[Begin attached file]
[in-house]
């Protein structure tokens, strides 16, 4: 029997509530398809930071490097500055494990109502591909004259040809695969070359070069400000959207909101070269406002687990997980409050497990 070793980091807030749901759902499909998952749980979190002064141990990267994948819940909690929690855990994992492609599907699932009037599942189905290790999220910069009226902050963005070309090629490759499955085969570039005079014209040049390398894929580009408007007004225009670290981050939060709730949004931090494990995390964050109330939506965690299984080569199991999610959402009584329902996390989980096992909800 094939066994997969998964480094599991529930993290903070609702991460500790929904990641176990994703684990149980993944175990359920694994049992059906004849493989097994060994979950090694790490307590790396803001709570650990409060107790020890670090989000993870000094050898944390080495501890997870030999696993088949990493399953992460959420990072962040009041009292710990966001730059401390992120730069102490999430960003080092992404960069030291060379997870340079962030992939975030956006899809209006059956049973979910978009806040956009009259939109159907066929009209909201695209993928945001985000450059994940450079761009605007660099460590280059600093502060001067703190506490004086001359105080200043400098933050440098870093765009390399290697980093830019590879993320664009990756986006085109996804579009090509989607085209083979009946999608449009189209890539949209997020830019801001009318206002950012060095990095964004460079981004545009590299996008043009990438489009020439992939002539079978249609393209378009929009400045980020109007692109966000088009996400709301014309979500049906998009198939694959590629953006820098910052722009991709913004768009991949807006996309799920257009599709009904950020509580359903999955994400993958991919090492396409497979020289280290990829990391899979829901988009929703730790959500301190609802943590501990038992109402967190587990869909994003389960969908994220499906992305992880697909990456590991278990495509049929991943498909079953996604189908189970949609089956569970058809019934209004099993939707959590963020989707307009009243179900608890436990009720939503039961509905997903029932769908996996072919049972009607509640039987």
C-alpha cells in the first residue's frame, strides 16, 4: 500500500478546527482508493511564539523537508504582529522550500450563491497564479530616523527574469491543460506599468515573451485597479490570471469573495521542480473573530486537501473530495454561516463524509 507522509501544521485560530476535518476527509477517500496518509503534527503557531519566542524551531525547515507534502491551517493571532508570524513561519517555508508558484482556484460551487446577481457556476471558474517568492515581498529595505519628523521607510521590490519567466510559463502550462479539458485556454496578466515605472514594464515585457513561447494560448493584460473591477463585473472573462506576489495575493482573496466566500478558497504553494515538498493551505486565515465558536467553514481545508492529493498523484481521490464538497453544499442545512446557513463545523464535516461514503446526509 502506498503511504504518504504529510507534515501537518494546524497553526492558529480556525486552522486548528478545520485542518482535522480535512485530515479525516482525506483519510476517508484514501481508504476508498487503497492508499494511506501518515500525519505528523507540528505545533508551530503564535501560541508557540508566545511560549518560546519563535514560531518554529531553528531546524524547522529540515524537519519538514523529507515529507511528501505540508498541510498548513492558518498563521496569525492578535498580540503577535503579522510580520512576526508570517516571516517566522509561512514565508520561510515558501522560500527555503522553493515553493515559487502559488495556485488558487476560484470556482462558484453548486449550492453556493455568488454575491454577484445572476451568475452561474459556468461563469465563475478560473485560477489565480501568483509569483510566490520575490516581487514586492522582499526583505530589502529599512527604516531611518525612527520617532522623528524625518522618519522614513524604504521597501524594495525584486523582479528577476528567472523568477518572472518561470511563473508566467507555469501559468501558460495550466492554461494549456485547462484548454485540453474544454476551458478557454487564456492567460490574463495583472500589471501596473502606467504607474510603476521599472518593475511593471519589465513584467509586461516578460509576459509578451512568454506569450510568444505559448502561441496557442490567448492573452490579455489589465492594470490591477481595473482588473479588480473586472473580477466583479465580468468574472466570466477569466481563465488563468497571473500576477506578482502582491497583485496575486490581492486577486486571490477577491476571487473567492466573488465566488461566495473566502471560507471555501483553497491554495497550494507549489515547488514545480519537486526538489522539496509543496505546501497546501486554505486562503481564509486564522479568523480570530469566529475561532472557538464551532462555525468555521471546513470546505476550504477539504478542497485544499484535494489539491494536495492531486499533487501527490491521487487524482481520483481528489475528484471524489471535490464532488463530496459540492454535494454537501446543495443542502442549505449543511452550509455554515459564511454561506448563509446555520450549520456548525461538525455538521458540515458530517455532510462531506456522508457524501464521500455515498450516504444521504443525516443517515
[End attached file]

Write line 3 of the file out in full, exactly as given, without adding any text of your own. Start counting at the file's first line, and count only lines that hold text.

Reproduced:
C-alpha cells in the first residue's frame, strides 16, 4: 500500500478546527482508493511564539523537508504582529522550500450563491497564479530616523527574469491543460506599468515573451485597479490570471469573495521542480473573530486537501473530495454561516463524509 507522509501544521485560530476535518476527509477517500496518509503534527503557531519566542524551531525547515507534502491551517493571532508570524513561519517555508508558484482556484460551487446577481457556476471558474517568492515581498529595505519628523521607510521590490519567466510559463502550462479539458485556454496578466515605472514594464515585457513561447494560448493584460473591477463585473472573462506576489495575493482573496466566500478558497504553494515538498493551505486565515465558536467553514481545508492529493498523484481521490464538497453544499442545512446557513463545523464535516461514503446526509 502506498503511504504518504504529510507534515501537518494546524497553526492558529480556525486552522486548528478545520485542518482535522480535512485530515479525516482525506483519510476517508484514501481508504476508498487503497492508499494511506501518515500525519505528523507540528505545533508551530503564535501560541508557540508566545511560549518560546519563535514560531518554529531553528531546524524547522529540515524537519519538514523529507515529507511528501505540508498541510498548513492558518498563521496569525492578535498580540503577535503579522510580520512576526508570517516571516517566522509561512514565508520561510515558501522560500527555503522553493515553493515559487502559488495556485488558487476560484470556482462558484453548486449550492453556493455568488454575491454577484445572476451568475452561474459556468461563469465563475478560473485560477489565480501568483509569483510566490520575490516581487514586492522582499526583505530589502529599512527604516531611518525612527520617532522623528524625518522618519522614513524604504521597501524594495525584486523582479528577476528567472523568477518572472518561470511563473508566467507555469501559468501558460495550466492554461494549456485547462484548454485540453474544454476551458478557454487564456492567460490574463495583472500589471501596473502606467504607474510603476521599472518593475511593471519589465513584467509586461516578460509576459509578451512568454506569450510568444505559448502561441496557442490567448492573452490579455489589465492594470490591477481595473482588473479588480473586472473580477466583479465580468468574472466570466477569466481563465488563468497571473500576477506578482502582491497583485496575486490581492486577486486571490477577491476571487473567492466573488465566488461566495473566502471560507471555501483553497491554495497550494507549489515547488514545480519537486526538489522539496509543496505546501497546501486554505486562503481564509486564522479568523480570530469566529475561532472557538464551532462555525468555521471546513470546505476550504477539504478542497485544499484535494489539491494536495492531486499533487501527490491521487487524482481520483481528489475528484471524489471535490464532488463530496459540492454535494454537501446543495443542502442549505449543511452550509455554515459564511454561506448563509446555520450549520456548525461538525455538521458540515458530517455532510462531506456522508457524501464521500455515498450516504444521504443525516443517515